Gilman, Charlotte

Gilman, Charlotte (b. Perkins)

(1860–1935) writer, social reformer; born in Hartford, Conn. Despite her ancestry in the well-known Beecher family, she experienced near-poverty after her mother was abandoned by her father, and she was educated irregularly. During a ten-year marriage to Charles Stetson, which ended in divorce (1894), she suffered a mental breakdown, described in thinly veiled fiction in her now classic story, "The Yellow Wall-Paper" (1892). Between 1885–1900 she lived mostly in California or New York City, supporting herself by writing and editing, and by lecturing on various social issues; she also traveled to England where she came to know the British Fabian socialists. In 1898 she published what was and is regarded as her major work, Women and Economics (1898), which focused on the need for women to gain economic independence. In 1900 she married George Gilman of New York, and she continued to write, to edit her own magazine, Forerunner (1909–16), and to lecture, usually promoting her own rather advanced feminist views. Afflicted with cancer, she committed suicide in 1935.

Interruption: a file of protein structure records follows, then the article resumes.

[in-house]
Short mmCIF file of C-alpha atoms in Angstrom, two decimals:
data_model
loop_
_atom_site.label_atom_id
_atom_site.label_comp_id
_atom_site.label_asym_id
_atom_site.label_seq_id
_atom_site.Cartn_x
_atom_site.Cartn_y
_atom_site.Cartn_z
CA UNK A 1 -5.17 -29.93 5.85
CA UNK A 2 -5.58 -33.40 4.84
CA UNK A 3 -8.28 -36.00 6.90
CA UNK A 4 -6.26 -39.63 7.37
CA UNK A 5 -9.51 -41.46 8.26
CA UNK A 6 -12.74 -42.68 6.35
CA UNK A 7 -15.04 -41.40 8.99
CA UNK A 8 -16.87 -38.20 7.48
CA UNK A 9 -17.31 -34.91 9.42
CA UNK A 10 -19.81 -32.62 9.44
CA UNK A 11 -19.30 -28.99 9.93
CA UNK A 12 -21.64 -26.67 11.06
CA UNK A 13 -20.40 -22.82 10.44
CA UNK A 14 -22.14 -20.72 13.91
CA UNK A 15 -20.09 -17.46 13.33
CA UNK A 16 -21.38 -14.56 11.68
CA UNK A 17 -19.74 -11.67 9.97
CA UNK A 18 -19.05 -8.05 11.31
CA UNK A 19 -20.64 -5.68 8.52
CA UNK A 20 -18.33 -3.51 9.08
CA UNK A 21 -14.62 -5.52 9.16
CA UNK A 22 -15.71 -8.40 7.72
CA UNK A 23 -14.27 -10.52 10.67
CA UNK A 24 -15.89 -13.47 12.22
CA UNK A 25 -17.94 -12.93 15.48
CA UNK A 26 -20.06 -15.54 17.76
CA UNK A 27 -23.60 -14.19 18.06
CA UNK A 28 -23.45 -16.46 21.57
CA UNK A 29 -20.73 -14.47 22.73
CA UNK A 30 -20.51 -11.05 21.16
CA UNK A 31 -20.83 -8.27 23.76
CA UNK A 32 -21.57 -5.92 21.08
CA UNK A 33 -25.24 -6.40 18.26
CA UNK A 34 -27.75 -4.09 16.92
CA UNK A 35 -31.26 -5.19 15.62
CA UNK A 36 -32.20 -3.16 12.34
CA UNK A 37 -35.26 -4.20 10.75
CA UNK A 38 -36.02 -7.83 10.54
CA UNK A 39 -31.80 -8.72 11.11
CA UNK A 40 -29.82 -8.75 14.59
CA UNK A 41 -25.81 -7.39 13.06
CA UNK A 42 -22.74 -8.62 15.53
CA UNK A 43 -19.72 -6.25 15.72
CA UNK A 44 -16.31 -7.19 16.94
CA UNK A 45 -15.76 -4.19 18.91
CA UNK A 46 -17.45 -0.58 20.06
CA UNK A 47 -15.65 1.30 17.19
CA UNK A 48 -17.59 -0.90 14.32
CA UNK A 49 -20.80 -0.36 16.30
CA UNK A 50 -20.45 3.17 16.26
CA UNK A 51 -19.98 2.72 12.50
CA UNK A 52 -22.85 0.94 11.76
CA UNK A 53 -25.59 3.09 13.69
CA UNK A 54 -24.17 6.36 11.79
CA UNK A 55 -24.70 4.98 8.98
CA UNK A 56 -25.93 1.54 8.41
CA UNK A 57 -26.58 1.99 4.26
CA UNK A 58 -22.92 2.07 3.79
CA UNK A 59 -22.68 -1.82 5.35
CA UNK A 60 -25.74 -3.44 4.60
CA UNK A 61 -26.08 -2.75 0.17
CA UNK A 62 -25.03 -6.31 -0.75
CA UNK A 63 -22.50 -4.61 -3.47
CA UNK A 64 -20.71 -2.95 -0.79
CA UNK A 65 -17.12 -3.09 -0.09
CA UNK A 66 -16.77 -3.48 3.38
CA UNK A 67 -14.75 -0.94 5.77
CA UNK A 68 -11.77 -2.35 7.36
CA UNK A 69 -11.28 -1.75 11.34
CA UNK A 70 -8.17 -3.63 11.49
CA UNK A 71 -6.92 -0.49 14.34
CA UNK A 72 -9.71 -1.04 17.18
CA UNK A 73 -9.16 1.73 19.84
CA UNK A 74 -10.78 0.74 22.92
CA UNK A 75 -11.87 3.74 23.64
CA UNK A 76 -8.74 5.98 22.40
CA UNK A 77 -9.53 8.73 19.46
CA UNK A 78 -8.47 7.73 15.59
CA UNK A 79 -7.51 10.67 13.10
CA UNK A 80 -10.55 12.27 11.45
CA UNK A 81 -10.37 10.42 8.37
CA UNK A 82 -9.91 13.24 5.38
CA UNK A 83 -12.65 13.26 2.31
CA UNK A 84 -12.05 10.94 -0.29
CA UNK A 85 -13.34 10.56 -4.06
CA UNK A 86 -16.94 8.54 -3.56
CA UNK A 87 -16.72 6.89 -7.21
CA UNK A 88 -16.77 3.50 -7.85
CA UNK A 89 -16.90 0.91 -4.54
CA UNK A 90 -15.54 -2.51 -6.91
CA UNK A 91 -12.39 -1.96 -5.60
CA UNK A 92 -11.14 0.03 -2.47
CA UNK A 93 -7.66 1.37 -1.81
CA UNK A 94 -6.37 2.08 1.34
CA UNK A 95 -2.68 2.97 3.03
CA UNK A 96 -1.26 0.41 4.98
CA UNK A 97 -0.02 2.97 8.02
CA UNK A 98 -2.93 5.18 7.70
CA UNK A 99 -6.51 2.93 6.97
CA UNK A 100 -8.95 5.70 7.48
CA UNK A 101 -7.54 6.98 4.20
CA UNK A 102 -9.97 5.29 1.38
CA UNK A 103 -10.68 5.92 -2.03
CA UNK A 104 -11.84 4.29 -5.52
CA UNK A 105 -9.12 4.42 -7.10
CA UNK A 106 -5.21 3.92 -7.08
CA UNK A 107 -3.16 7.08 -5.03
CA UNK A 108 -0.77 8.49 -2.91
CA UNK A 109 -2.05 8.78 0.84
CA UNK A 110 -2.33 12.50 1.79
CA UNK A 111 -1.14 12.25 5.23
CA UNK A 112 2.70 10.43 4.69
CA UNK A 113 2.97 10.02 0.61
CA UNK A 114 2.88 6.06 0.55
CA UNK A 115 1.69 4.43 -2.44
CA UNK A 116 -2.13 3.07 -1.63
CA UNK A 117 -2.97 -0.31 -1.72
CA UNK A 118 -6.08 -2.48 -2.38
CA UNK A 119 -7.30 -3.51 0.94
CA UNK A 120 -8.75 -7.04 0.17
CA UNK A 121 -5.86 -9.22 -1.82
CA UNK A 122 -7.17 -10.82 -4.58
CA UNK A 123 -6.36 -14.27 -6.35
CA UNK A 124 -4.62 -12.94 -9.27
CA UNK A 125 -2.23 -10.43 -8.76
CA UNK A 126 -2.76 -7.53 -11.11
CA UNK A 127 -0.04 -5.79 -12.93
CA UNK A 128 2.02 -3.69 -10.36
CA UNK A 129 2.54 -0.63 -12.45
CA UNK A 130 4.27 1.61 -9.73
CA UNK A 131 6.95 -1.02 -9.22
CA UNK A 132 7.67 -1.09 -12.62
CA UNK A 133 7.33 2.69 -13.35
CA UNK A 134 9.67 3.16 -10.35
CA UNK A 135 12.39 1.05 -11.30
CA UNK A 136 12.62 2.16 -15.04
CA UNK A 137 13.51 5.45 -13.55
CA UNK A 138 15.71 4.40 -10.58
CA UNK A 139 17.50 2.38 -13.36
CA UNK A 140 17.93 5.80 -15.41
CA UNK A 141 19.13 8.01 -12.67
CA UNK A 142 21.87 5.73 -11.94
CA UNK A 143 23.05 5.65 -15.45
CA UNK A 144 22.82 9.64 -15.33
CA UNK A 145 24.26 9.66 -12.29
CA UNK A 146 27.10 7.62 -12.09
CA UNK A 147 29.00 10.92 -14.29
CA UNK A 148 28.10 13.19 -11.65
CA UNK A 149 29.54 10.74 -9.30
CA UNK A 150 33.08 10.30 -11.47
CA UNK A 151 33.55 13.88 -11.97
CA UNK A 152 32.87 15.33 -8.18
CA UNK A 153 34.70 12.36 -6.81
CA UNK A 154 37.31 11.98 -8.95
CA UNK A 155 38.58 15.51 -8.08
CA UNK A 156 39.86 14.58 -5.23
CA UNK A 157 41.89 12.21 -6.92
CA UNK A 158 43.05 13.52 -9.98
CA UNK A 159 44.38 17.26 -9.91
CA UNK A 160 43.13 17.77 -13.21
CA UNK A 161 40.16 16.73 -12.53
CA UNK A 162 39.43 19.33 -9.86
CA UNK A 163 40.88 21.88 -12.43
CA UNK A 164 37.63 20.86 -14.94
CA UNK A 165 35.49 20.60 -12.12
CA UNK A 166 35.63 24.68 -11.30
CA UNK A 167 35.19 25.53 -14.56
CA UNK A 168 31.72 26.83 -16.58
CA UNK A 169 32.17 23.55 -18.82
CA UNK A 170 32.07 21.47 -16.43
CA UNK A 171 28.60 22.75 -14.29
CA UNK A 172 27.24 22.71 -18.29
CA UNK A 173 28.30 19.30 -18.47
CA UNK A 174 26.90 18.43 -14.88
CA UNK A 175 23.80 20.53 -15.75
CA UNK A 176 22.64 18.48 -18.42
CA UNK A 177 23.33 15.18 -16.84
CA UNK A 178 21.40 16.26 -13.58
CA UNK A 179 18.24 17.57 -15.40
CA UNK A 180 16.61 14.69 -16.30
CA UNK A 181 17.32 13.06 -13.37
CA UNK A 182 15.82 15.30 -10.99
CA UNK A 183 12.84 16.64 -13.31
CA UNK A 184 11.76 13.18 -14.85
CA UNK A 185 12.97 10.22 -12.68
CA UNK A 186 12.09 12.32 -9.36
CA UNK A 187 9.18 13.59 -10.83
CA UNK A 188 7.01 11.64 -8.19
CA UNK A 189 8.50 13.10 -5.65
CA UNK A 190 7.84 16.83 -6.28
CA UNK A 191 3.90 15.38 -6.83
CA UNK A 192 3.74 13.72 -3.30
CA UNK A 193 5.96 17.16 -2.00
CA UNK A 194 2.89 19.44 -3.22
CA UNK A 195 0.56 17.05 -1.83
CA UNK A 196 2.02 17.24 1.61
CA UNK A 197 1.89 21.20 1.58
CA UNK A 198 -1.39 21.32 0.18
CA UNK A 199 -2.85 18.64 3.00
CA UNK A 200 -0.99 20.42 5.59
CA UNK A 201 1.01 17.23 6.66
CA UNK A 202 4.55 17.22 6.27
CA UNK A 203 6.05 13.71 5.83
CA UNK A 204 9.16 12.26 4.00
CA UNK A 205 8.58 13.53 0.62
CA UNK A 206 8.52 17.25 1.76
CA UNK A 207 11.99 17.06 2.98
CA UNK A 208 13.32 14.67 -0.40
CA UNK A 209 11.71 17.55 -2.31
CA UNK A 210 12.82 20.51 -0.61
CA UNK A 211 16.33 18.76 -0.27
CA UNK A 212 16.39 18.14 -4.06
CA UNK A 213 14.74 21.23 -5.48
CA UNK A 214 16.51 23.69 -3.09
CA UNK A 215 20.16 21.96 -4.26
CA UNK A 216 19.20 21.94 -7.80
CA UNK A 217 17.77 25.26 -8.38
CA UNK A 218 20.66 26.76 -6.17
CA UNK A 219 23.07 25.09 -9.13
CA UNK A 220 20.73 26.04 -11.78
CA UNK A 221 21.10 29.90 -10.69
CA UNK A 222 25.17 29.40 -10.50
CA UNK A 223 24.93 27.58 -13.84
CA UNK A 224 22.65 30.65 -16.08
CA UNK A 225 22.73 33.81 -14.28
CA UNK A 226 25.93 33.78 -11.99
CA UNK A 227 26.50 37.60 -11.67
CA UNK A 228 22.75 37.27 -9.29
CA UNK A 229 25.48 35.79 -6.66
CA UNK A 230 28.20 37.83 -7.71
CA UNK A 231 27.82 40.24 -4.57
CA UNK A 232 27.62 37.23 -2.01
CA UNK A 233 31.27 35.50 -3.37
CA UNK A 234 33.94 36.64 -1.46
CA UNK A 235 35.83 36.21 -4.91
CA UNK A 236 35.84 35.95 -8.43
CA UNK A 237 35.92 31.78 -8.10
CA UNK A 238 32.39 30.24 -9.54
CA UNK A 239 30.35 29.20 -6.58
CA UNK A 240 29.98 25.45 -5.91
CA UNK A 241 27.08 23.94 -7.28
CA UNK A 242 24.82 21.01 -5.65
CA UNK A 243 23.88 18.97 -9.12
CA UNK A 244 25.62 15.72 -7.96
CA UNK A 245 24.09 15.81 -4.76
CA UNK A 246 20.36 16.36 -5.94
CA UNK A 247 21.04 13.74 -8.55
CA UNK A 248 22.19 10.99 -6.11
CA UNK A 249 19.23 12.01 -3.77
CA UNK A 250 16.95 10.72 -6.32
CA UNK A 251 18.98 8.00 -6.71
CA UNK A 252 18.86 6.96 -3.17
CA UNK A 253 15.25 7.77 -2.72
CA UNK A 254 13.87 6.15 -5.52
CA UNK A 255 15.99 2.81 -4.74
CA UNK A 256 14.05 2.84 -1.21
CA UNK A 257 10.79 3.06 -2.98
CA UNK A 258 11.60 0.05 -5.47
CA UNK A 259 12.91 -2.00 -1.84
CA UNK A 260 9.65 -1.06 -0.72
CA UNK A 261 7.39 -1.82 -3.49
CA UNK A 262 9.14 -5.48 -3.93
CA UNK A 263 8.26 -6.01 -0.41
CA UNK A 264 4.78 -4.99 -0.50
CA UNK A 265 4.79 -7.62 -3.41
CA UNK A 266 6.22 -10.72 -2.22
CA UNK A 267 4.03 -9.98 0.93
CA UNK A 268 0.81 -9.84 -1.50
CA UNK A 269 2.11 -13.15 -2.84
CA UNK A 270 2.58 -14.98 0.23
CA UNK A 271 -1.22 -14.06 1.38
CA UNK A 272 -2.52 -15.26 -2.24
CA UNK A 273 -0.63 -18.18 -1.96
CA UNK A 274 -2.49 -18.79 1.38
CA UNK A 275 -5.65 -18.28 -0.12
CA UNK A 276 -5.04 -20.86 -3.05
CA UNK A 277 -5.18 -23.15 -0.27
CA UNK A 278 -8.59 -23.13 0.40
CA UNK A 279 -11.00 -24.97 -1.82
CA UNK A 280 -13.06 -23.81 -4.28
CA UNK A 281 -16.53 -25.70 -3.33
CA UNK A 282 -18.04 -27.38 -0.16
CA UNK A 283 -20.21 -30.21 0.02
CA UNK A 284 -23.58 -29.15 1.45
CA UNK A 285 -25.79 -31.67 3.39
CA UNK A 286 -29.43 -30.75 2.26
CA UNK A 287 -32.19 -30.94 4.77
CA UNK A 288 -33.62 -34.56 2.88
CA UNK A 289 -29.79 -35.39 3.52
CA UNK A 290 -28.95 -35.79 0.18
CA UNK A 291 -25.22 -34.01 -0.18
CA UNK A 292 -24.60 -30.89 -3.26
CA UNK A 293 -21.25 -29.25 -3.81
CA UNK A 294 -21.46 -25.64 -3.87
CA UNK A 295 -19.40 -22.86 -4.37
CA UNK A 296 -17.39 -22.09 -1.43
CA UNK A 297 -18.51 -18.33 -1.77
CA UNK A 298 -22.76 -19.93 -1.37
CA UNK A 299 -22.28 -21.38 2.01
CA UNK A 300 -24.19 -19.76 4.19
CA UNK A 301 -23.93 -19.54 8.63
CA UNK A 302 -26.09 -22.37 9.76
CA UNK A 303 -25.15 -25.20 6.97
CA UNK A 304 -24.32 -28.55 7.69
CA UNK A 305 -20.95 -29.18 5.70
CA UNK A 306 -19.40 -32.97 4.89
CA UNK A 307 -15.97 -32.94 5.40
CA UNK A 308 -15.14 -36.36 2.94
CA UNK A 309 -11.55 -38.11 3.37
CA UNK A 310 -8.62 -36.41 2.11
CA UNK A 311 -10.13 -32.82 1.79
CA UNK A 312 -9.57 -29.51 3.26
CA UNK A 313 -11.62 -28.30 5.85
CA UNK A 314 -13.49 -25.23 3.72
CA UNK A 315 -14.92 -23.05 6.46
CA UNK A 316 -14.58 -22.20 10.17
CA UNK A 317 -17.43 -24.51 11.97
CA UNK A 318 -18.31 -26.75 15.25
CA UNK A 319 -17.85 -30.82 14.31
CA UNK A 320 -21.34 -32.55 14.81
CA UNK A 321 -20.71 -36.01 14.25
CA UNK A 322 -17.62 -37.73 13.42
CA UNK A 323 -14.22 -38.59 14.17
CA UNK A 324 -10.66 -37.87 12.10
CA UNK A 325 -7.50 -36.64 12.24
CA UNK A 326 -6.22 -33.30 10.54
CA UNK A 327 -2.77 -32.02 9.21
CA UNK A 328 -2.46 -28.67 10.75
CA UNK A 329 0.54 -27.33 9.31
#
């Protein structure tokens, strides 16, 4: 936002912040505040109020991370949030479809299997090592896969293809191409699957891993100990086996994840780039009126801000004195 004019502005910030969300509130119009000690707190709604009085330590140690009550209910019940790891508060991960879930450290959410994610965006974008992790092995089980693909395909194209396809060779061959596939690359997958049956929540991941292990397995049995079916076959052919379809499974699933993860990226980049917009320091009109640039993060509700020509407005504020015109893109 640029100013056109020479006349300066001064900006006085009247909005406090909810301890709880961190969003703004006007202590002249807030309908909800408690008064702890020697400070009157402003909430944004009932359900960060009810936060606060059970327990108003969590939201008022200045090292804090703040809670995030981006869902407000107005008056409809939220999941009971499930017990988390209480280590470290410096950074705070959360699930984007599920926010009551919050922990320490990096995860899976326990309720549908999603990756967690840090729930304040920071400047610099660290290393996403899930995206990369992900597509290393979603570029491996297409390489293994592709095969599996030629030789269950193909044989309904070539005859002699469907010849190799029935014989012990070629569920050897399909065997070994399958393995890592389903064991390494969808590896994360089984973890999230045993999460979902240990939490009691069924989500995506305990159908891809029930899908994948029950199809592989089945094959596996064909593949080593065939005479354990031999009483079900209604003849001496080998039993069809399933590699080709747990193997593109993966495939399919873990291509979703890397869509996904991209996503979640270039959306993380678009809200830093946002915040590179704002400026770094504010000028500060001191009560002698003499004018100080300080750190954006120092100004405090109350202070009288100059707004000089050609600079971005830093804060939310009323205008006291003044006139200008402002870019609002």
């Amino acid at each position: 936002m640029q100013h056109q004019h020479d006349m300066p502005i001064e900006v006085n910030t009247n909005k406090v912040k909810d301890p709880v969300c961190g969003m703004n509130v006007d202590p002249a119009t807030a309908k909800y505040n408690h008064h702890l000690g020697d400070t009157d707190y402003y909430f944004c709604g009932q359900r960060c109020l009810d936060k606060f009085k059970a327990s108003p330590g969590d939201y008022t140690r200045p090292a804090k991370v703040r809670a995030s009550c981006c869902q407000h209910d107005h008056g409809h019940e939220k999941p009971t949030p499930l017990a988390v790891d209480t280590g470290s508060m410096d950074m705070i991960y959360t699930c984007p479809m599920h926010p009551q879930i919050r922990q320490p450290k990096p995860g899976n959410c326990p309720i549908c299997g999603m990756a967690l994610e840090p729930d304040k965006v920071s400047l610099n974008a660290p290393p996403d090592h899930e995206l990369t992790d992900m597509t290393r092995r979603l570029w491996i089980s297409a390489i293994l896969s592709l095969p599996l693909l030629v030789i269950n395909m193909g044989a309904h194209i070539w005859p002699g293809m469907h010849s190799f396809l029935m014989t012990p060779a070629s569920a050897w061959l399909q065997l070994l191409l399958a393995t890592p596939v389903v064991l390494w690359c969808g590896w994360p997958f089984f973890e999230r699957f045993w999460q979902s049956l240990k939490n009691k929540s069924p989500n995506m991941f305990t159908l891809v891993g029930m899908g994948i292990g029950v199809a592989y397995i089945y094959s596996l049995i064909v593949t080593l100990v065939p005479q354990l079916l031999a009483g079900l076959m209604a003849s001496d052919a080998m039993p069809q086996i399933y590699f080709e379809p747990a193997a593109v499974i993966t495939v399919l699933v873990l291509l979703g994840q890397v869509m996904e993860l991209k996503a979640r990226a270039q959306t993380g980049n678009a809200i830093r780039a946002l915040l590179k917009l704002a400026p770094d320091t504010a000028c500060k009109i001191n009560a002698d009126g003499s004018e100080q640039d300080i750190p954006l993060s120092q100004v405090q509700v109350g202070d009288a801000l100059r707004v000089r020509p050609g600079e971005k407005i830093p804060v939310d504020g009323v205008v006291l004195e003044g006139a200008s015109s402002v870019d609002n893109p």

The Cambridge Dictionary of American Biography, by John S. Bowman. Copyright © Cambridge University Press 1995. Reproduced with permission.
References in periodicals archive ?
Gilman, Charlotte Perkins Stetson, and Grace Ellery Channing [Stetson].
Gilman, Charlotte Perkinsalso known as Charlotte Anna Perkins married name Stetson, Gilman (b.
Yellow Wallpaper, The Short story by Gilman, Charlotte Perkins, published in New England Magazine in May 1892 and in book form in 1899.